Given that over rates have been topical in the last Test, and again today, with only 80 overs bowled (counting as 82 with the change of innings) we decided to bring forward a post that we’ve been looking to put up for a little while. It seemed appropriate, and although it means no report on today, this is rather a report on a problem with Test cricket as it stands.
We’ve always welcomed guest contributions, and this from Andy is in our view a good one.
As always with people who post, treat them fairly, they aren’t the same as us curmudgeons, and remember, they’ve taken the time, their own time, to do this for us for which we are really grateful.
TLG/Dmitri – take it away Andy
Over rates – a ramble
First off I’d just like to say well done to Dmitri et al. Just writing this article has put me through the mill with the amount of research & number crunching I’ve ended up doing. Not sure I could do it as regularly as these guys. [enough of that nonsense…ed.]
Anyway – This started off as a comment in reply to something Chris wrote after day 1 of the Edgbaston test (I think, maybe Day 2). Then it started getting longer and longer so I felt I couldn’t post it into the comments section – so I pinged Dmitri and offered an article for the blog, and so it grew into the monster you are about to read!
(Warning – this article has brought out my inner Nerd (Capital N), but that is not to say I can do maths, use excel properly or that my calculations are correct!!!)
One of the popular gripes of the modern fan is that over rates are rubbish. 90 overs in 6 hours should be more than manageable. How can they only bowl 86 (day 1) or 81 (day 3). That is just embarrassing – surely. But, rather than grumble, I thought I’d look into it (and then bore you all with my findings).
Begin the Begin
Where to start – well, how about with how long should a cricket match actually take?
I for one was not really sure whether a day’s play is 6 hours, or 90 overs, or how the extra half hour comes into play (this can make a big difference to the number of overs a side gets in), so let’s look at the ICC Standard Test Playing Conditions.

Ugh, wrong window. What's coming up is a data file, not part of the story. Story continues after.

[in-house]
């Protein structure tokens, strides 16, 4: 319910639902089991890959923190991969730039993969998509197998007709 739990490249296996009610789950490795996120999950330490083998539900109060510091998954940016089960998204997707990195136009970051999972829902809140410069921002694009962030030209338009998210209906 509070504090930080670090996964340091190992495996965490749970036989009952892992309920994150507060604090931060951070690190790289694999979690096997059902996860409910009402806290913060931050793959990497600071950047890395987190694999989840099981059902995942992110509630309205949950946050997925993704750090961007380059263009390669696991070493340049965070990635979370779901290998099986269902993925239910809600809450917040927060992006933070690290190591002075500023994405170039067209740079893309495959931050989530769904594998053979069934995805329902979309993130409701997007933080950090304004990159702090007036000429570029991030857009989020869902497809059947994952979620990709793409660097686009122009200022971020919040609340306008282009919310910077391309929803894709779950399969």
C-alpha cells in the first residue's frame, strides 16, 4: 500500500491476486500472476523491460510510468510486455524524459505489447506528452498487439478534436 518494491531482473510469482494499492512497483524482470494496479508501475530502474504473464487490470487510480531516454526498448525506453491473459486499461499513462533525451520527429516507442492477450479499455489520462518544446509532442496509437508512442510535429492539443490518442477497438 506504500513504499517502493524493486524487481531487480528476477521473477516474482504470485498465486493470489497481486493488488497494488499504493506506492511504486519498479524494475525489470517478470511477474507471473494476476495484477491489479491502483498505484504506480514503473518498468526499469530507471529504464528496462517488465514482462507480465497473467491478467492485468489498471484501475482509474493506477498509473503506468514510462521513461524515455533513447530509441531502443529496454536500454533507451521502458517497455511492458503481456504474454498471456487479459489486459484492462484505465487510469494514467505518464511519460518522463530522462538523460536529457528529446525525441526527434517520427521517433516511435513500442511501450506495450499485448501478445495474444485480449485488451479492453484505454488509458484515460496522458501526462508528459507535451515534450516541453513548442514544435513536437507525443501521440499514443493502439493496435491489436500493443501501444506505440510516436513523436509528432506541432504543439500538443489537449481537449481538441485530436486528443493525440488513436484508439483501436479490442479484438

Condition 16.1 deals with the start / end times (I’ll paraphrase because it’s long and wordy).
– The home board determines the start and end times, so long as there are 6 hours play,
16.1.1 – Minimum overs in the day
– Play shall continue until the completion of a minimum target of 90 overs (or a minimum of 15 overs per hour) or the completion of scheduled time (but with no more than 30 minutes extra time).
So basically there should be at least 90 overs a day right. Well – the Conditions say they can finish when 90 overs are bowled, or when time is up (6 hours), but critically it basically states that there will be no more than 6.5 hours play (assuming no rain/bad light delays – which is a whole other kettle of fish).
The extra half hour in effect mostly offsets the interruptions in play such as the fall of wickets and drinks (we will come back to this below).
Can’t Get There From Here
Right – so can we get on with over rates now? Back to the ICC Standard Test Playing Conditions state; (I’ll paraphrase again).
Condition 16.3 – Minimum over rates
The min over rate shall be 15 overs per hour
So in theory you get 4 minutes per over – Plenty of time! This I think is where people stop reading.
The condition goes on to state;
The umpires should calculate the days overrate at end of the match and will average the rate for the fielding team across both batting innings – accounting for interruptions (such as injuries, drinks, reviews, wickets, timewasting etc).
In other words for everything that happens outside of the ball being bowled, played and fielded – then that time should be accounted for. It can either be a positive or a negative allowance. So the fielding side are not punished if the batsmen are deliberately timewasting, likewise it’s obvious if the fielding side are timewasting. Also, if the rate is slow in the first innings, it could be balanced by the second (this may be important – keep reading to find out).